About ten years ago the National Gallery of Art in Washington received a remarkable gift of two thousand works of contemporary art from Dorothy and Herbert Vogel. The size and quality of this gift is especially impressive considering their modest way of living--she's a librarian and he is a postal worker. By all accounts, they live in a tiny New York apartment where every square inch of space is occupied by art. Starting in the early 60's, the Vogels began buying art by young, then mostly unknown artists, acquiring their works for a modest amount of money---a few hundred dollars at most---often paid in installments. They got to know artists and developed a deep knowledge of contemporary art. Even by conservative estimation, the value of their collection today is worth tens of millions of dollars. They gave this collection to the National Gallery for next to nothing---in exchange for a very modest annuity. To my best knowledge, this generous gift came without strings attached.
In the 1930s, Andrew Mellon, the formidable Secretary of the U.S. Treasury, donated to the nation his remarkable collection of European art. His gift included priceless masterpieces from the Hermitage Museum, purchased in a secret deal with the desperate for cash Bolshevik government. In addition, he provided $10 million to build what is known today as the National Gallery of Art. And what's most surprising, he refused to put his name on the fa-ade, rightfully assuming that other collectors would be more inclined to give their art to a National Gallery versus a gallery bearing his name. In the ensuing decades, hundreds of Americans have bequeathed their collections to the museum, thus full filling Andrew Mellon's dream of turning the National Gallery into a world class museum.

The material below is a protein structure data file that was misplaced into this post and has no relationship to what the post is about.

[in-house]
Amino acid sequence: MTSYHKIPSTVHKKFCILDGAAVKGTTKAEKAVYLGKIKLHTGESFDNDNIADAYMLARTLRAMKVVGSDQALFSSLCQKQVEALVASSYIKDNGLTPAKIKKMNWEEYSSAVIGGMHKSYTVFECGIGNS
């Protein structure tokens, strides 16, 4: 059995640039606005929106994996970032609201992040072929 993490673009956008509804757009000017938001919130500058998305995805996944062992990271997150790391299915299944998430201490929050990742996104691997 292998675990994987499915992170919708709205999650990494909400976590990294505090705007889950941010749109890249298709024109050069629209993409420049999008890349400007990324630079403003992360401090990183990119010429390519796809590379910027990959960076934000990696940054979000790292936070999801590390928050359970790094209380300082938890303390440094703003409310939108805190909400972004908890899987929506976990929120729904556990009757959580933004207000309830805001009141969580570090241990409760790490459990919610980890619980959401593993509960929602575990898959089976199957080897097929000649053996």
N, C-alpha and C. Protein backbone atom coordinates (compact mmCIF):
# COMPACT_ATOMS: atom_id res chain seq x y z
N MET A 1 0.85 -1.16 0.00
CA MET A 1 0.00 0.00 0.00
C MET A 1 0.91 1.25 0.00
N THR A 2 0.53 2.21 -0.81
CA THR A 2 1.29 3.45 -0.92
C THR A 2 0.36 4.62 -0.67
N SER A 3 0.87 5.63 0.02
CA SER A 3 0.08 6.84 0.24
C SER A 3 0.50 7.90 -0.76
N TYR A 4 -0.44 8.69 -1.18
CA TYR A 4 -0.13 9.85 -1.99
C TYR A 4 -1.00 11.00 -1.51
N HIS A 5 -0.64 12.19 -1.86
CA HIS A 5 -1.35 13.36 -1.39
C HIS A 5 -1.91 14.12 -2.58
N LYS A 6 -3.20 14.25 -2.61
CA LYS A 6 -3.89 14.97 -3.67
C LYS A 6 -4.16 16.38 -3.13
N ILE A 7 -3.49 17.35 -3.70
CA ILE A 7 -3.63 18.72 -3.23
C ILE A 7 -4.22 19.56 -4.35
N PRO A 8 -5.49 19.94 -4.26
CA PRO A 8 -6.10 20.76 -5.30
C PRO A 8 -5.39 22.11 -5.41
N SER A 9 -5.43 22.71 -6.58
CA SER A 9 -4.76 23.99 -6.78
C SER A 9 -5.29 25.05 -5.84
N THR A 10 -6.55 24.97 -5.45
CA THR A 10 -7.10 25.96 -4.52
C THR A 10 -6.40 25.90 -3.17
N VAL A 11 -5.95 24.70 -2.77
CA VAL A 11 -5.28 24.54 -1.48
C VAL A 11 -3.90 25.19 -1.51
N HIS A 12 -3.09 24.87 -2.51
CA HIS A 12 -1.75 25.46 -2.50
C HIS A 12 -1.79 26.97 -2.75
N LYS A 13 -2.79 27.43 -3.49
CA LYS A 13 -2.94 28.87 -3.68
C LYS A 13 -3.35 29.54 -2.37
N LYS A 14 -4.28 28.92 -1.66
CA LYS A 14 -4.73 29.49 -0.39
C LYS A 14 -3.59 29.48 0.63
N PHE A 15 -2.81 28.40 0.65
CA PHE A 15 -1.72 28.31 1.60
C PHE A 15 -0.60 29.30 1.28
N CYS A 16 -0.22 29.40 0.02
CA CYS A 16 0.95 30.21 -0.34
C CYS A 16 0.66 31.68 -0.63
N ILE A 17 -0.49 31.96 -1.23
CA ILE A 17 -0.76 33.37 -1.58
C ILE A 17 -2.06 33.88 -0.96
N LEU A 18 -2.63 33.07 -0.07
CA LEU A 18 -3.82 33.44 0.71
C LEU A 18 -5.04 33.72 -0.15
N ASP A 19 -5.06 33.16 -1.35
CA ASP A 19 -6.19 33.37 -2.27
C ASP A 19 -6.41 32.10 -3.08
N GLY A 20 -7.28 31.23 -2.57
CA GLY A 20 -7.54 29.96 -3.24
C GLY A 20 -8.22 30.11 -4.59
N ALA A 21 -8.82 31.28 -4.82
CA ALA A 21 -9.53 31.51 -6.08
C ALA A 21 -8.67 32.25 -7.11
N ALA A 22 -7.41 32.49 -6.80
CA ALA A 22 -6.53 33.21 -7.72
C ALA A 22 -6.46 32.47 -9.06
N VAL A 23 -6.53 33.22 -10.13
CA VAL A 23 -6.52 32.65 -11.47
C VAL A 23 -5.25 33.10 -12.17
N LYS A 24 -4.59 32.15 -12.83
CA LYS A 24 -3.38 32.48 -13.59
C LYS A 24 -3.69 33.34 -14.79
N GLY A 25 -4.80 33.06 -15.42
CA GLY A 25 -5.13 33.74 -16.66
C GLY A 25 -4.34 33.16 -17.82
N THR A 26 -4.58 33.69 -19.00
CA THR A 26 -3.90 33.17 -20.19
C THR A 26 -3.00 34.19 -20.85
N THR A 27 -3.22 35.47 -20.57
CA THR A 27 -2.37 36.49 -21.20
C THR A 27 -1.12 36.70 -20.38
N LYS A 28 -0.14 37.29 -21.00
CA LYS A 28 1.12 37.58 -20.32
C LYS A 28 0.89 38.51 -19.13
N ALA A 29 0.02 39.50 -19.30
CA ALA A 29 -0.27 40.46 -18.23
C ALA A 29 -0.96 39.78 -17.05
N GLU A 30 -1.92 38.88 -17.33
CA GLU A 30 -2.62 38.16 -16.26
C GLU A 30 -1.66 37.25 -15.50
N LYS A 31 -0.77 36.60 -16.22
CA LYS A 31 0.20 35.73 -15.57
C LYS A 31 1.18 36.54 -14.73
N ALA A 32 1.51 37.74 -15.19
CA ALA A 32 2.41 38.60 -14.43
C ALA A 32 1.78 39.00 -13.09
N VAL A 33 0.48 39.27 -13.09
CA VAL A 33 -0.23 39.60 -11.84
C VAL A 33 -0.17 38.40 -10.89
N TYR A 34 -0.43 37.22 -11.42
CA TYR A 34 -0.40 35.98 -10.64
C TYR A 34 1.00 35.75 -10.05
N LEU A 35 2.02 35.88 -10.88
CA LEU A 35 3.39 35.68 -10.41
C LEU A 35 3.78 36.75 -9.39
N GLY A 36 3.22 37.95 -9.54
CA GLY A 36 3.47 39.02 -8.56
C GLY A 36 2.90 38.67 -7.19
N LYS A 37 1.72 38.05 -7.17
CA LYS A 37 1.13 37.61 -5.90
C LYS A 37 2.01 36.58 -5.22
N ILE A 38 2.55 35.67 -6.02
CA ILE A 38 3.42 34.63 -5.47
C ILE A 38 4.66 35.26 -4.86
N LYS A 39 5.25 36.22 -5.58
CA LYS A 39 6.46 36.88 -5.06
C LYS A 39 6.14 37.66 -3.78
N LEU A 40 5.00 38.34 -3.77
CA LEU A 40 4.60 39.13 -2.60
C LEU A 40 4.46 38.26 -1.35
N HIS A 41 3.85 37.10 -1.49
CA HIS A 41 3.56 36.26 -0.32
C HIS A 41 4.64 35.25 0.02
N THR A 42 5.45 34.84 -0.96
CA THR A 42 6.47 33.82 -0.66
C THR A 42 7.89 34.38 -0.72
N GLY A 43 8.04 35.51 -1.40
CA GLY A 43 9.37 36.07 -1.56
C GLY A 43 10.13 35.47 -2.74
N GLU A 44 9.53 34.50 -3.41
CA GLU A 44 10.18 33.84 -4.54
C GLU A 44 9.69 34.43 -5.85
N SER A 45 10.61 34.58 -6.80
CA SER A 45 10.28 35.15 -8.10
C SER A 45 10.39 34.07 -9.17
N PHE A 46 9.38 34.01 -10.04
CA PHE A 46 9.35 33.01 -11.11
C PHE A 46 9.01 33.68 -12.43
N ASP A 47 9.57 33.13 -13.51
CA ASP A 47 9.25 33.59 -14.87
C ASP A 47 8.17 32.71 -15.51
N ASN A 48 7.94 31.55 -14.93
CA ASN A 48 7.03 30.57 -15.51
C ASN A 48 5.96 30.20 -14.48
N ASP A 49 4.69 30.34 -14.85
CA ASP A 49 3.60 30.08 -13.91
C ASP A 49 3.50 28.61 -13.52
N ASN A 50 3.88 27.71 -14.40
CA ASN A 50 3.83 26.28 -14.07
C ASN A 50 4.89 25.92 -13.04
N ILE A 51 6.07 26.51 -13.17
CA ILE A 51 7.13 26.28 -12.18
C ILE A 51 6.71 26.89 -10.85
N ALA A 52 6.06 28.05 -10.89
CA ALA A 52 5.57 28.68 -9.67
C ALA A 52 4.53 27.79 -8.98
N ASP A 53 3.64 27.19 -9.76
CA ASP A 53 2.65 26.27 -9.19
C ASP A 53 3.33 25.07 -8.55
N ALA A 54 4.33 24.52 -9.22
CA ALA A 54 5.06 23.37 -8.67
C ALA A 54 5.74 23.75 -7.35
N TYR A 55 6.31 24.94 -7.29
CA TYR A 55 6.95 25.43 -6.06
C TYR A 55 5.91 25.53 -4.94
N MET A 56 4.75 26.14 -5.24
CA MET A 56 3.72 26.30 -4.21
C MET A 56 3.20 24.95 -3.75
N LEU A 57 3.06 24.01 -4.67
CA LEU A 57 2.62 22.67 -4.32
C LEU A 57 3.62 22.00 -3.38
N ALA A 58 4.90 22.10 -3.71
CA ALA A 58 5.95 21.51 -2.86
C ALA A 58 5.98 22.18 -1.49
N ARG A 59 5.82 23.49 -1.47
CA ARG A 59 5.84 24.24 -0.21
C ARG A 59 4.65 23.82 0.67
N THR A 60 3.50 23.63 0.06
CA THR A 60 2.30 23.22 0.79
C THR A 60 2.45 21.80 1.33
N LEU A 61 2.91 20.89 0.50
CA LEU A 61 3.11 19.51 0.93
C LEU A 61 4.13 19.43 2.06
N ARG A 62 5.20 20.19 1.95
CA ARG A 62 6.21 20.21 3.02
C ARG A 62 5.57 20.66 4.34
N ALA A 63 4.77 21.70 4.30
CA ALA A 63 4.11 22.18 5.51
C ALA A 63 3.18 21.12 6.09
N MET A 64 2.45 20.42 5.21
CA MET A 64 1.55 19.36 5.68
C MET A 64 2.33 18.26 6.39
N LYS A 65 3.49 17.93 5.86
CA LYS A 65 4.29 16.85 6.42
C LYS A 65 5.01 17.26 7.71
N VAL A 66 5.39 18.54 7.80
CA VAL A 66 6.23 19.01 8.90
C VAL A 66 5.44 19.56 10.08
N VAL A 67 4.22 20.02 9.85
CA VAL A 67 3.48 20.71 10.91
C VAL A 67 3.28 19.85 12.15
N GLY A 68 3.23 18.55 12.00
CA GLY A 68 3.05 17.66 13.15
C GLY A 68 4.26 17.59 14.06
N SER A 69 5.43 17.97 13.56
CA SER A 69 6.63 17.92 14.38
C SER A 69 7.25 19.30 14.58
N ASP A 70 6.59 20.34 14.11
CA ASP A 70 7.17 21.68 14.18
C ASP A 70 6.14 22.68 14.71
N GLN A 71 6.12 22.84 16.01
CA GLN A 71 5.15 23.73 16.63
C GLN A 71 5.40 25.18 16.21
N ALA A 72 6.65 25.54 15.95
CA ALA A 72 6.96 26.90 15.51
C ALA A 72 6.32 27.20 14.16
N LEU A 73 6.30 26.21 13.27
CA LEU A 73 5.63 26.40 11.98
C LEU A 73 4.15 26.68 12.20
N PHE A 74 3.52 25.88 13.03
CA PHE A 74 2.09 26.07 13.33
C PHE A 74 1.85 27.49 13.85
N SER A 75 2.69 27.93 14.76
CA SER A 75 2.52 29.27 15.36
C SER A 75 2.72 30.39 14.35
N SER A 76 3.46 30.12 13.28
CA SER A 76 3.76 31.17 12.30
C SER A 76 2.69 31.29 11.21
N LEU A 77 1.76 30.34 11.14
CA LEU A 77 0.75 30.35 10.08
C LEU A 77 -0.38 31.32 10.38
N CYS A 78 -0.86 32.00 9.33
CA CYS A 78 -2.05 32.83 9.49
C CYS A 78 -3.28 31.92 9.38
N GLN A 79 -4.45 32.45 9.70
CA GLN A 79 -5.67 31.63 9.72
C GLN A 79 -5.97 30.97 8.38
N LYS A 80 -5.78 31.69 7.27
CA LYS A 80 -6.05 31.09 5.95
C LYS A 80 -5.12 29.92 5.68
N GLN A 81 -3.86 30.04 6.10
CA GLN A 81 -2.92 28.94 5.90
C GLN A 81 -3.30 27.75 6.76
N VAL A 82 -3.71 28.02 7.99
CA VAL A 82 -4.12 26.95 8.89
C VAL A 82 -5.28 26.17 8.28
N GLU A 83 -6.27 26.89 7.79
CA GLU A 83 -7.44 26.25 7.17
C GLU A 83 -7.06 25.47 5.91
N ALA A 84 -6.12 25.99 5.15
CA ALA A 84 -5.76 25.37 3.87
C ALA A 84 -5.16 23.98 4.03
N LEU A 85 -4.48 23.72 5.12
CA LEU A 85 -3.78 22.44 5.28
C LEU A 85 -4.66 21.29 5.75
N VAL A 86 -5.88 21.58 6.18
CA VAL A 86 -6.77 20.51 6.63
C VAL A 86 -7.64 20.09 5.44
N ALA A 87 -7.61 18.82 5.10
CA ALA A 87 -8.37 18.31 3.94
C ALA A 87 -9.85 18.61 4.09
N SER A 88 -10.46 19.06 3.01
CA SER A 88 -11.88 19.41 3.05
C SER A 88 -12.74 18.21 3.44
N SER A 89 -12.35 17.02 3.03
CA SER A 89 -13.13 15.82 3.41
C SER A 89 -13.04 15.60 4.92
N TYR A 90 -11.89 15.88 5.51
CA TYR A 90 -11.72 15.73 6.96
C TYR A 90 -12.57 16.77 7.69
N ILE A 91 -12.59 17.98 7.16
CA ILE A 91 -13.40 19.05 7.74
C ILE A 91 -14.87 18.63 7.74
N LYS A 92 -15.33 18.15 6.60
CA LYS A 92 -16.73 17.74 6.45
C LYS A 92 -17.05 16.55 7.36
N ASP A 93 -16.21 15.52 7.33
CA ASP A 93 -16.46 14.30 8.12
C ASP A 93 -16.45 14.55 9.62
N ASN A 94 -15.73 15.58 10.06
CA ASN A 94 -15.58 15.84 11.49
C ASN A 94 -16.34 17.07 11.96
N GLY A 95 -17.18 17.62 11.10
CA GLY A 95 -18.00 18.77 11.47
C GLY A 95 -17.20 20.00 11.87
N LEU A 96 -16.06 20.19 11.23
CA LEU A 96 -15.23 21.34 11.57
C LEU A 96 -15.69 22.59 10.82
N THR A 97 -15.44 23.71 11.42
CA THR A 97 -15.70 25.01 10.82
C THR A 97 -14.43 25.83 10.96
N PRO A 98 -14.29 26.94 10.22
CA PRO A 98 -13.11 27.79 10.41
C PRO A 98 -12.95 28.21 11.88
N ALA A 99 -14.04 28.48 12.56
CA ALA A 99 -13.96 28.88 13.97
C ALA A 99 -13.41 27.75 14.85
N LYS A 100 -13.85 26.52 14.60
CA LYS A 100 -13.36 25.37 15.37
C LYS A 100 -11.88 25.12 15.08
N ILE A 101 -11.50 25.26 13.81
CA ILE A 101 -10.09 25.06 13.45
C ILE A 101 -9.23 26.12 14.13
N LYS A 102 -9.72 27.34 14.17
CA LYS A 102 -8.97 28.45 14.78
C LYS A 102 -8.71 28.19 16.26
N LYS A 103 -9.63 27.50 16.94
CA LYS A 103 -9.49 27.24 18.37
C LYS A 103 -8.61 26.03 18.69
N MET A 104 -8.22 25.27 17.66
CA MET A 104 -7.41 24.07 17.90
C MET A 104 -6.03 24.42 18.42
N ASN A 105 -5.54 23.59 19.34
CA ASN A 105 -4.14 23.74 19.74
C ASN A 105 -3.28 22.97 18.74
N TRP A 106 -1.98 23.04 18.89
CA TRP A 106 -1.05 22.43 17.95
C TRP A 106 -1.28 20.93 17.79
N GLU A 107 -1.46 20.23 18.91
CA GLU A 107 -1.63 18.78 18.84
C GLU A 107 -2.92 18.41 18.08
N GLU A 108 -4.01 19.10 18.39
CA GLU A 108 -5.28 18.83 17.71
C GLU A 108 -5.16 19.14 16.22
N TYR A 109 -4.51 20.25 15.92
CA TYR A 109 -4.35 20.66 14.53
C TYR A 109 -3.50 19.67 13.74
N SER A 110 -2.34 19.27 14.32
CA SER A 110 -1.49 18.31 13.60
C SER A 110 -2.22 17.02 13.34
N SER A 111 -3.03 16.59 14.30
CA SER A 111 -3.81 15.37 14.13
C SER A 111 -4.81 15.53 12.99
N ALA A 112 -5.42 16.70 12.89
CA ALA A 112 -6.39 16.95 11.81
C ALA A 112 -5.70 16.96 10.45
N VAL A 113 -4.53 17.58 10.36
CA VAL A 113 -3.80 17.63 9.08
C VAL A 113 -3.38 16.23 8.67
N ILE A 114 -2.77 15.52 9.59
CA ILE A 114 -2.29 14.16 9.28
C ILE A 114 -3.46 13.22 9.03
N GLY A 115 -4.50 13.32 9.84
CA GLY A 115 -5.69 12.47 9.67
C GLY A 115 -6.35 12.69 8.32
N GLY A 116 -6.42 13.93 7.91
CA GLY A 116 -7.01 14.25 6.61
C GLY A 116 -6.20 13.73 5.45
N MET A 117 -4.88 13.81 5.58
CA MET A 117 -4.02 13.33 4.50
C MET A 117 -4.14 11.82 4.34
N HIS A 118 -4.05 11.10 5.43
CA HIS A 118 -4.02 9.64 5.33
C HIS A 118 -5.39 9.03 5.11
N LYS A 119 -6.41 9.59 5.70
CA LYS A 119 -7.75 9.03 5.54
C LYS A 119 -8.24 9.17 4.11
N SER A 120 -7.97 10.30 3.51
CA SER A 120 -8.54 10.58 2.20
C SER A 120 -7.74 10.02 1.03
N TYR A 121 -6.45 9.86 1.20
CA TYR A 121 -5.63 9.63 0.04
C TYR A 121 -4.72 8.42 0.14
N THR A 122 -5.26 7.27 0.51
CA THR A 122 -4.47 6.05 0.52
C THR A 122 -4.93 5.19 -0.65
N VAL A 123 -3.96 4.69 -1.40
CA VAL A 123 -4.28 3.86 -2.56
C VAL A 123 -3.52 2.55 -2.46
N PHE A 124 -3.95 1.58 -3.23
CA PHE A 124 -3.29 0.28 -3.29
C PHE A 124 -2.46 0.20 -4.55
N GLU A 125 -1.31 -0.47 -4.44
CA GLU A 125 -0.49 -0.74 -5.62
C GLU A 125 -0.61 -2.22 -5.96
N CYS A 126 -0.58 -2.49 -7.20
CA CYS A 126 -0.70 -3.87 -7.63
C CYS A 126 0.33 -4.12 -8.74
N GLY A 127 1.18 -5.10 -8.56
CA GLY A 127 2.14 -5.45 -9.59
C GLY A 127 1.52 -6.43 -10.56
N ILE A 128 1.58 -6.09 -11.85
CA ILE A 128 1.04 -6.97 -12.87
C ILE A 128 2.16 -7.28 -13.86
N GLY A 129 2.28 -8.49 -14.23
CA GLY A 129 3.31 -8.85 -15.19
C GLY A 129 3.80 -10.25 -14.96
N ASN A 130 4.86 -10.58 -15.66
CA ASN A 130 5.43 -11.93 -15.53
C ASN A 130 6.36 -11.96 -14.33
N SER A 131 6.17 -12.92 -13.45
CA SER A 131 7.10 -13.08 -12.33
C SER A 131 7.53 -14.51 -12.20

Here in L.A. we don't have a good history of such unselfish generosity. Every big collector seemingly demands that his name be chiseled onto the museum's walls. Norton Simon took over the Pasadena Museum of Contemporary Art, then and replaced its existing collection with his own. Armand Hammer broke the promise to donate his collection to LACMA, where it had been on display for many years, and moved it to a museum bearing his own name. Needless to say, neither museum has inspired other collectors to donate their art to these institutions that are monuments to the vanity of their founders.
Do you see where I'm going with this? The generosity of Eli Broad, who has given LACMA $60 million to construct a new building to house his own collection, well deserves our praise. But the fact that Mr. Broad demands that this new pavilion will be named the Broad Museum, makes for some confusion, as it becomes virtually a private museum within our public museum. And considering that he didn't even donate his collection but only promised to display it there for the next ten years, our sense of gratitude to him is getting somewhat diminished. Does Mr. Broad know about the enlightened generosity of Dorothy and Herbert Vogel or about the classy gift that Andrew Mellon bestowed on his nation? Wouldn't he prefer to be remembered as a visionary collector and an enlightened patron of art rather than one in a crowded field of super-rich who build museums as mausoleums to their egos?